And here is my appeal: save all web comics! By which I don’t mean simply download the image files to a hardrive. What we need if the history of this moment is to be recorded is for a systematic and redundant system to be put in place by which we might archive entire sites—commentary, comments, correspondence and even when possible ads—so we can see these comics in future decades as they were originally published, read and engaged with.
Since my vision of such a systematic and redunant system is clearly utopian, at least given the resources at our disposal, let me redirect my appeal as a stop-gap measure to the cartoonists themselves. There are lots of reasons why cartoonists stop publishing to the web—such as: What begins as an inspiring joy devolves into a source of stress, guilt or frustration—none of which are conducive to art-making. The average lifespan of a webcomic hovers somewhere between that of a fruitfly and a gerbil.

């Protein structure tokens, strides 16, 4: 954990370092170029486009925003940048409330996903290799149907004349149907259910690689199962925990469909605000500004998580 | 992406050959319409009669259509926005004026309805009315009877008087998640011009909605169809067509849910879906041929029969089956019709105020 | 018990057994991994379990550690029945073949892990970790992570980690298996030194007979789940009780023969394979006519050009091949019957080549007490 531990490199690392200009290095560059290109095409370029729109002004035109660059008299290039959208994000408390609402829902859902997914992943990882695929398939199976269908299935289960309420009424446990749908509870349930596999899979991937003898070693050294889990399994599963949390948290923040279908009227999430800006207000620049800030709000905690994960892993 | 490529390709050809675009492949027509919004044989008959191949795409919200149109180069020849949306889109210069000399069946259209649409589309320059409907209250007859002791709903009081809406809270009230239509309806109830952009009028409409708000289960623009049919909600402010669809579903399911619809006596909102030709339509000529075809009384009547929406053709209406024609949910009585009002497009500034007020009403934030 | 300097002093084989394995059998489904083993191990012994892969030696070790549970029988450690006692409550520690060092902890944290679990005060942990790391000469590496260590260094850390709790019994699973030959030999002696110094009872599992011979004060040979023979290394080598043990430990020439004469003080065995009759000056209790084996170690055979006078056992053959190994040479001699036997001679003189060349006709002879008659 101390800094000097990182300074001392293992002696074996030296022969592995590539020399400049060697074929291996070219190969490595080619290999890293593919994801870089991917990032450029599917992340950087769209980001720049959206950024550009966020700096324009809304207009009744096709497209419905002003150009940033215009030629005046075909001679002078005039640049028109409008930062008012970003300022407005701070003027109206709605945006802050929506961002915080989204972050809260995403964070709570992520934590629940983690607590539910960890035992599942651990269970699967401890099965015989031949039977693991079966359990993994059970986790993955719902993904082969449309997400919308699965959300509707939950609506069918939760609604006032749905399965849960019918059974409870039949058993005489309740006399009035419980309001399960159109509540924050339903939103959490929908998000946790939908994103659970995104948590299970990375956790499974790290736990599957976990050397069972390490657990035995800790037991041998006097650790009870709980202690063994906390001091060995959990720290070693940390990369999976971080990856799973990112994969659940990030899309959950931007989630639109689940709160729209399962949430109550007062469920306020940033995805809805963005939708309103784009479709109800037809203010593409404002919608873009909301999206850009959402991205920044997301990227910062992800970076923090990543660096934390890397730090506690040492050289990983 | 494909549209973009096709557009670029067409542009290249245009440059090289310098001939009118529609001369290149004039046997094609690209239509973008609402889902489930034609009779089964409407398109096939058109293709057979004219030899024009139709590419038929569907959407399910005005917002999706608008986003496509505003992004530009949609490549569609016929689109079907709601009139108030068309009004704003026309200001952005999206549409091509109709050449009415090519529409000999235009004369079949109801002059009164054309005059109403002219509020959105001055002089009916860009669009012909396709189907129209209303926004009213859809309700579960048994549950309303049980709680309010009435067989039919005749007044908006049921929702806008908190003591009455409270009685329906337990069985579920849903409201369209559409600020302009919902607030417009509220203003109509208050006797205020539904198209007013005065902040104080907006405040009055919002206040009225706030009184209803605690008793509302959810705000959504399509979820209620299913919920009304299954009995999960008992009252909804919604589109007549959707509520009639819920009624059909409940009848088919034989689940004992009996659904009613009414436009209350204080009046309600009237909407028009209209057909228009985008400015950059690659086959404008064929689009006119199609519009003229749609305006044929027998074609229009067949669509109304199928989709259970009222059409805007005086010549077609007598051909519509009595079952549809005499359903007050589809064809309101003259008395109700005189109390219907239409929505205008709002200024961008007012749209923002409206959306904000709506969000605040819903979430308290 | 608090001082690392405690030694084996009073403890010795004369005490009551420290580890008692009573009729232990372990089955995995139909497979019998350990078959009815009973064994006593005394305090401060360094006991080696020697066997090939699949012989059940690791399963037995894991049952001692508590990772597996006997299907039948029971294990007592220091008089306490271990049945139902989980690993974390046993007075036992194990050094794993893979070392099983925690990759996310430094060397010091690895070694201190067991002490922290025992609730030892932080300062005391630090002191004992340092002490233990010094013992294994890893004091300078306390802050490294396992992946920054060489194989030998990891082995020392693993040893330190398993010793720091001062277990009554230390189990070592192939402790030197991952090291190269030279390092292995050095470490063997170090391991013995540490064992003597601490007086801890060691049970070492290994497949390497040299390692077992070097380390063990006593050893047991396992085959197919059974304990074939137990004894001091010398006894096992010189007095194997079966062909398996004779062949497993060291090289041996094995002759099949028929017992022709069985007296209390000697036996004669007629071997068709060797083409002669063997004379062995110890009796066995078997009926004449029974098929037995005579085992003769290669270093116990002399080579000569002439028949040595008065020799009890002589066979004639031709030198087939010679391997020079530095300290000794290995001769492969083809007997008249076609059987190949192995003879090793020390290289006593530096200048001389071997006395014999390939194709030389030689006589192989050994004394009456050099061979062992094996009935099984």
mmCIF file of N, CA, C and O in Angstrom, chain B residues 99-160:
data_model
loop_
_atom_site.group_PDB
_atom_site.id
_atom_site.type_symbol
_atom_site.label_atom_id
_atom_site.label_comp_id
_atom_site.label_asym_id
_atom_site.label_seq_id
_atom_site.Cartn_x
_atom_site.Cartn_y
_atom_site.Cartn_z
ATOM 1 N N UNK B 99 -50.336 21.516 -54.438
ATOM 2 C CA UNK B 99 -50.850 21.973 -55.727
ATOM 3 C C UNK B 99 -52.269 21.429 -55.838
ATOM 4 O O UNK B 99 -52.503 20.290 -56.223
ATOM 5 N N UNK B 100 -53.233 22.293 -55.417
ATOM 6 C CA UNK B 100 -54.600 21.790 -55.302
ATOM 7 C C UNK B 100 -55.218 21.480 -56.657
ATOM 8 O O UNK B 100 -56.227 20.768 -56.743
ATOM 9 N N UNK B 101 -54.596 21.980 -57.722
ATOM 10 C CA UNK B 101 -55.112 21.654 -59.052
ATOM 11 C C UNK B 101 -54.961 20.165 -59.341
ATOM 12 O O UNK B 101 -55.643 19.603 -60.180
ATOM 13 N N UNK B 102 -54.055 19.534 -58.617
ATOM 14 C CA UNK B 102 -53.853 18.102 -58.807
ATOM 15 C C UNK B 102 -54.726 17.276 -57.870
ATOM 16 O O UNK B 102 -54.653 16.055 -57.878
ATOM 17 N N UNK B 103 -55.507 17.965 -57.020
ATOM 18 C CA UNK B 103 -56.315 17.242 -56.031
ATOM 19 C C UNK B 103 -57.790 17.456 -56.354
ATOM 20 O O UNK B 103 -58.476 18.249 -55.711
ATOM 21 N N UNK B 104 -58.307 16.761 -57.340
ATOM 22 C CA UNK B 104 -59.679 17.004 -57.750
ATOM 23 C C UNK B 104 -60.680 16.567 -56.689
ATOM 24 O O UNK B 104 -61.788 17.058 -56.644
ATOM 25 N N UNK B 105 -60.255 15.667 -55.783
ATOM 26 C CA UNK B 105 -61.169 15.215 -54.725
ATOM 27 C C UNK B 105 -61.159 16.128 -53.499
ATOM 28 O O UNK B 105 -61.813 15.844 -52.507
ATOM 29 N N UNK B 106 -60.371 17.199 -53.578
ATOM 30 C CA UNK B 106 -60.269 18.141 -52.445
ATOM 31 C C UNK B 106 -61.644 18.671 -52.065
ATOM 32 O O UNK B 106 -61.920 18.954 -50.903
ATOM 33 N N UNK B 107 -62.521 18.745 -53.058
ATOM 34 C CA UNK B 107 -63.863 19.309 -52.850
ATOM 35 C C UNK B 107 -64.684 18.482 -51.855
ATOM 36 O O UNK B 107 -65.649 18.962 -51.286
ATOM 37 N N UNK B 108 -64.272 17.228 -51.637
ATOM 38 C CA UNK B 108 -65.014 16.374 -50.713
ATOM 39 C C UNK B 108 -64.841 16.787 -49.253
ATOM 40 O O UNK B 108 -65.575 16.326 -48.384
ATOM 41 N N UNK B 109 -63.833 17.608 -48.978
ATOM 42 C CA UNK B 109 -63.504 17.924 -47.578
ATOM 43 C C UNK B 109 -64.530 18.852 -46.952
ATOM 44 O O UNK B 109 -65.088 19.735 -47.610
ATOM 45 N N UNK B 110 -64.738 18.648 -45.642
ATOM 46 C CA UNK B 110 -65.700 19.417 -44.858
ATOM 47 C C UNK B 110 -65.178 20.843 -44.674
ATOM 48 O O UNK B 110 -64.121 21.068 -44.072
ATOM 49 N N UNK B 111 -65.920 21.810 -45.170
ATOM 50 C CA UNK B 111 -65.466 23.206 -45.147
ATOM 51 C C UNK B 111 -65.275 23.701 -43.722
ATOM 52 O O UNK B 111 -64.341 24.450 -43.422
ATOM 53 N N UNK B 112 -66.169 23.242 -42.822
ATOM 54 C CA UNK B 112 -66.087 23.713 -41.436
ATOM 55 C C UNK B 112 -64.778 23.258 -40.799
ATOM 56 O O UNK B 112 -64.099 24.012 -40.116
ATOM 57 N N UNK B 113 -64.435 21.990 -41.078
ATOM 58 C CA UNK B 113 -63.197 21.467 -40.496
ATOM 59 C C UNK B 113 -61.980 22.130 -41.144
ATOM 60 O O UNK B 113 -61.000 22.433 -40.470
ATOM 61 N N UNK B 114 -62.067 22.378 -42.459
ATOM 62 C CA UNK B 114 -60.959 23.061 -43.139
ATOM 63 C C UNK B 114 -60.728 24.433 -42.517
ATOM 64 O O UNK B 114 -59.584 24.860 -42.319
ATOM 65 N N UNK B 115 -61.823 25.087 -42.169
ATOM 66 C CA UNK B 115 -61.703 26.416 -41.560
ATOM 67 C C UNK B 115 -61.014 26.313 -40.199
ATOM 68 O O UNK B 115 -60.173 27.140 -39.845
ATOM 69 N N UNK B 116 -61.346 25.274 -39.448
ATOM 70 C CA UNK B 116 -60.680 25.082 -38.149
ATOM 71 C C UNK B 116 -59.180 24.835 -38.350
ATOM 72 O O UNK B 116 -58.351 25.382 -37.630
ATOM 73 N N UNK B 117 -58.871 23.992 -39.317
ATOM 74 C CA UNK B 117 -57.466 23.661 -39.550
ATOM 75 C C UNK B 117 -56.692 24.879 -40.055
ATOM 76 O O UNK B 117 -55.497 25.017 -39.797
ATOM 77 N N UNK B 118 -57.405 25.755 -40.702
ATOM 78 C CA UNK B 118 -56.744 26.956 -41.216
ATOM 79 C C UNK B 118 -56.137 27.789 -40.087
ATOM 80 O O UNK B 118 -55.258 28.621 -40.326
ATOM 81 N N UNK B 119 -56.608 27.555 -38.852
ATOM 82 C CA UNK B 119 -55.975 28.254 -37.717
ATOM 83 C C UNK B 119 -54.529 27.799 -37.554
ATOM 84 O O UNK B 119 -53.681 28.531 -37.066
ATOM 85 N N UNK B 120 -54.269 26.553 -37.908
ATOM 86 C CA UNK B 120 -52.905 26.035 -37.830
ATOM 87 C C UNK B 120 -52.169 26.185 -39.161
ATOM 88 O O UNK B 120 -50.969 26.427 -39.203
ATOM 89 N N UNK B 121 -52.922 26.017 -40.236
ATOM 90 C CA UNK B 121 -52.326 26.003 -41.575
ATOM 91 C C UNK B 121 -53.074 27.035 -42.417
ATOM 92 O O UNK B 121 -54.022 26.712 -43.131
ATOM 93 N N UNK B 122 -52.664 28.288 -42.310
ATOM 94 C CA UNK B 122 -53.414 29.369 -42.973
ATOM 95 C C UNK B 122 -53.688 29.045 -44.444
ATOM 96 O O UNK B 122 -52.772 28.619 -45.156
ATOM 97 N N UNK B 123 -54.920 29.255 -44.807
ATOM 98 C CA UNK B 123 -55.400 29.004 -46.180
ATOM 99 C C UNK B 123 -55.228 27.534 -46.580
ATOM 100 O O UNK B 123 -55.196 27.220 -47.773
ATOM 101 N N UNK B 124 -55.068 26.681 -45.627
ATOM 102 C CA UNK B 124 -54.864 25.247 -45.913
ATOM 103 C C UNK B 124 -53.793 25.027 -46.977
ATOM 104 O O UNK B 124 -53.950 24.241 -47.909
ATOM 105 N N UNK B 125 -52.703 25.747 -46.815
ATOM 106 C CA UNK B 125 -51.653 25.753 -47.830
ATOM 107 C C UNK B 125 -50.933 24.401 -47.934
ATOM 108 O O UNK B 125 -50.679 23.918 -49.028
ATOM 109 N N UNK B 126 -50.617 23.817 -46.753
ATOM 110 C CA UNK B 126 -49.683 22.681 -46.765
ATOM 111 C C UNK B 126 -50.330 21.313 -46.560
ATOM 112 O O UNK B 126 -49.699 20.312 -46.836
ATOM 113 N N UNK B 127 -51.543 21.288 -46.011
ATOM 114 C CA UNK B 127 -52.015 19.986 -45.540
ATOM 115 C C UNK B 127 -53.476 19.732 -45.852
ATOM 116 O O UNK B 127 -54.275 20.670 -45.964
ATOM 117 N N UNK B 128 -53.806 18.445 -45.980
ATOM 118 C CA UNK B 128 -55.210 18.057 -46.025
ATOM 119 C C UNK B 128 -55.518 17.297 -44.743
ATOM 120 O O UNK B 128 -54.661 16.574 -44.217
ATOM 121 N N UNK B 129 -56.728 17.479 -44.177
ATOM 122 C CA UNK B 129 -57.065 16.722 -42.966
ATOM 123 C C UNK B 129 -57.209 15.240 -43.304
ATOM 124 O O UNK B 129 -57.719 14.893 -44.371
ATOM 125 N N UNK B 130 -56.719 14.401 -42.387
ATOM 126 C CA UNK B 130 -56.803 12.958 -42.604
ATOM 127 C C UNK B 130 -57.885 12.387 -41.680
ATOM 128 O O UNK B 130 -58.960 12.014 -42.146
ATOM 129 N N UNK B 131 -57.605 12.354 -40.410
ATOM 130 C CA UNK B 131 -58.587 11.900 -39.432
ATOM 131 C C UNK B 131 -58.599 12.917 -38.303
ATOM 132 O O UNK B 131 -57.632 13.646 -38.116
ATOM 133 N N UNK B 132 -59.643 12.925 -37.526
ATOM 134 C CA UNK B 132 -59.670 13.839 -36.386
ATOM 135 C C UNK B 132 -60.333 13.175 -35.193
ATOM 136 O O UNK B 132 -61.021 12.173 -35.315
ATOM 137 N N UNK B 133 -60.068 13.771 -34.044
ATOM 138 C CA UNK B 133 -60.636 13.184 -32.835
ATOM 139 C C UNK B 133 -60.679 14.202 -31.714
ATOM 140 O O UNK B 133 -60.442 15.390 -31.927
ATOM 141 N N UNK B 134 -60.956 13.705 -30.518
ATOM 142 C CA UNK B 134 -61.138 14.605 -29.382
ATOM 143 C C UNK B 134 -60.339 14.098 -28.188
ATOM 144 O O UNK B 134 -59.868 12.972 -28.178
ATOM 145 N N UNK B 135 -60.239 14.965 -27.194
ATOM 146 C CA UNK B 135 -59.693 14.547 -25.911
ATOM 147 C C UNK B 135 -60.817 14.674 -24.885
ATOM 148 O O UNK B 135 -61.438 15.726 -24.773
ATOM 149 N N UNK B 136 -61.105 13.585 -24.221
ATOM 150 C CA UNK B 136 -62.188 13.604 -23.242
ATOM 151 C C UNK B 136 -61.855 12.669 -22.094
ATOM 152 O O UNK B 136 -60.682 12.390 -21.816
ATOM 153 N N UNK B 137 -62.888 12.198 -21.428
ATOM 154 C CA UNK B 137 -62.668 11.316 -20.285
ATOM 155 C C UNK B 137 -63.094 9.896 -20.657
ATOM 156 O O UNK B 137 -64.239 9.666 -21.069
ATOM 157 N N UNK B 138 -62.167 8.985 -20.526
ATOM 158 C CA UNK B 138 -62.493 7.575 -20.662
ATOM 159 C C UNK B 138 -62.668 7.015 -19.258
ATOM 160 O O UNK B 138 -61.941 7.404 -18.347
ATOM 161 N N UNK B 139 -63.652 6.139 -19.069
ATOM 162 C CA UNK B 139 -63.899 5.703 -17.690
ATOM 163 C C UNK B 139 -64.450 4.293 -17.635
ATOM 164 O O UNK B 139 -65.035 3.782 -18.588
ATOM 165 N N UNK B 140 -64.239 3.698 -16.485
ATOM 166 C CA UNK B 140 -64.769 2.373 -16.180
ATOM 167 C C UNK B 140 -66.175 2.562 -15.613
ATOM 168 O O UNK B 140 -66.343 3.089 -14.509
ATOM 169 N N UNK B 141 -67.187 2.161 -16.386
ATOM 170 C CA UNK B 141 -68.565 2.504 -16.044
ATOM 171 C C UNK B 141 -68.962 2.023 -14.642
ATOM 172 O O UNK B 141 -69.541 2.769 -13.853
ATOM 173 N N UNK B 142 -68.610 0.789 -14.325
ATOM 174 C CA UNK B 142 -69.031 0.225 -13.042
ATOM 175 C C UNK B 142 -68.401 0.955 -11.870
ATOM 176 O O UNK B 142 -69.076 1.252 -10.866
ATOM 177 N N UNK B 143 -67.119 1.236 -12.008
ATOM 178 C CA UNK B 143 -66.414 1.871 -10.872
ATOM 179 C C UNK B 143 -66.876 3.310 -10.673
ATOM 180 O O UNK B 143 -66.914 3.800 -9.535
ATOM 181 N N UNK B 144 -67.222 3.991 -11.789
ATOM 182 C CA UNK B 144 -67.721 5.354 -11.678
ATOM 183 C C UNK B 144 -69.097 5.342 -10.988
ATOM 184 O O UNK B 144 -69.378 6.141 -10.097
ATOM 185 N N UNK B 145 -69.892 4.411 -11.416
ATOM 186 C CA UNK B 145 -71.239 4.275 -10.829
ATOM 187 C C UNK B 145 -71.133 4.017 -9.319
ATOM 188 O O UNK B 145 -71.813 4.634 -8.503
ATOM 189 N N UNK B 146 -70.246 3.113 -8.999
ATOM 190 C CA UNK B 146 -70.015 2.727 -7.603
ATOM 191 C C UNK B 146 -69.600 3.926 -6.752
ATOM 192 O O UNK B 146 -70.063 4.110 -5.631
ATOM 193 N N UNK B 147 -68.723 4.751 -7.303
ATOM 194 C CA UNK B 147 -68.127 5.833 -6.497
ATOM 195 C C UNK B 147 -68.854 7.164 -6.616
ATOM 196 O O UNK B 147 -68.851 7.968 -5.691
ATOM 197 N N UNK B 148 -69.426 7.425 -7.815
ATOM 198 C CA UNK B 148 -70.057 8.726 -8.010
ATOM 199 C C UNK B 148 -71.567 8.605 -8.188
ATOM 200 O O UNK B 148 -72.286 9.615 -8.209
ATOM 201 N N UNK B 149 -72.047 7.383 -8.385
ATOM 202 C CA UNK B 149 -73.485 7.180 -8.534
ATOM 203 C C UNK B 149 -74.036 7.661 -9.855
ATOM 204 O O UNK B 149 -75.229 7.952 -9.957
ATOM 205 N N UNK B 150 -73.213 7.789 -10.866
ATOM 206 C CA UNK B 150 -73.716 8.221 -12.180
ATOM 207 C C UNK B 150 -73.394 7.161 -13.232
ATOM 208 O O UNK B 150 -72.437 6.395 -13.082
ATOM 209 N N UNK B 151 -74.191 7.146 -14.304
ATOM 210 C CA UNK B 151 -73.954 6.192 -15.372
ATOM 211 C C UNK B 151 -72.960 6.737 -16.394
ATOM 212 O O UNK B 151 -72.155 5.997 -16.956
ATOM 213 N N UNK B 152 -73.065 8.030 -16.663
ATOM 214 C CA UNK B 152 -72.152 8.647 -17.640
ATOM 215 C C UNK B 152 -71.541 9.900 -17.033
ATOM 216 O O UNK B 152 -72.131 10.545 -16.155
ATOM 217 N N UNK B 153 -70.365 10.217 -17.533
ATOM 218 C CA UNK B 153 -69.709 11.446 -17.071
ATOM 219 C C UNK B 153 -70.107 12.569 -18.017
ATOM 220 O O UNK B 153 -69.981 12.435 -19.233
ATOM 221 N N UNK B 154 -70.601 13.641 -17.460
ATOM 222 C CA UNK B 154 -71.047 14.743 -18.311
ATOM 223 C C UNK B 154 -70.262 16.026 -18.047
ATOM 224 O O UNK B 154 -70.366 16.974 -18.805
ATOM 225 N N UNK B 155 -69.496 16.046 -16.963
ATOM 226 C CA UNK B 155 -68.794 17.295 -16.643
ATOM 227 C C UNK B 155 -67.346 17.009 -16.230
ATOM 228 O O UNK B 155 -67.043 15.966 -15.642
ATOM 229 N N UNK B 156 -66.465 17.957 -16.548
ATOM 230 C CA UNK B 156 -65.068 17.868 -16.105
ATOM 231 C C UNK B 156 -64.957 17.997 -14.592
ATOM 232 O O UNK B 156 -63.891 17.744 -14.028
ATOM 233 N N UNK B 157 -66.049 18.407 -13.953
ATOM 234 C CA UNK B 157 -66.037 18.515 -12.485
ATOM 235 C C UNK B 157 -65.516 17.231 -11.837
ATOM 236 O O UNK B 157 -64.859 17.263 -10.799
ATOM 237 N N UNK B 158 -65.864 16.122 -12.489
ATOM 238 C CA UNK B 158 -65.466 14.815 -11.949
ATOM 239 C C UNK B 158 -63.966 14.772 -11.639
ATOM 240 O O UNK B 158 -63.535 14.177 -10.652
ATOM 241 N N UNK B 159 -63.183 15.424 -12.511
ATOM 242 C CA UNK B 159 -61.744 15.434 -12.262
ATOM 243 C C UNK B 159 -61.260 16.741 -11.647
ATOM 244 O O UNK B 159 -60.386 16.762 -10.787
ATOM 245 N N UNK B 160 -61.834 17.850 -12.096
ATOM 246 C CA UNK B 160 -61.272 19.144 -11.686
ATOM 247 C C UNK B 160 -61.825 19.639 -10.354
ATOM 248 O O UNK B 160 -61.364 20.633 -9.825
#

And once folks decide it is time to walk away from a webcomic—or, as in Engelberg’s case, are forced to leave it before their time—it becomes very hard to keep up with the website or the annual payments for webhosting and domain registration.
It is always worth thinking about the history of earlier storage media when making predictions about the future. Film is as good an example as one could hope to find: a vastly popular medium with international reach and lots of industrial and institutional support. At only 120 years from its origins, one might imagine that the history of cinema is fully at our disposal. Sadly, this is not the case. Today, only about 20-25% of all silent films produced in the United States between the origins of cinema and the end of the silent era in 1927 still exist. In some part of the world, that proportion is considerably lower; for example, in Japan over 90% of all film made before 1945 is believed lost forever.
By comparison, if we turn to the history of the print—a technology that is fast approaching its 600th birthday—we are hard-pressed to find examples of “lost” books. Yes, we have lost many manuscripts—papers, letters, unpublished novels—which would have been invaluable to history. But the overwhelming majority of printed books published remain in existence on the face of the earth today.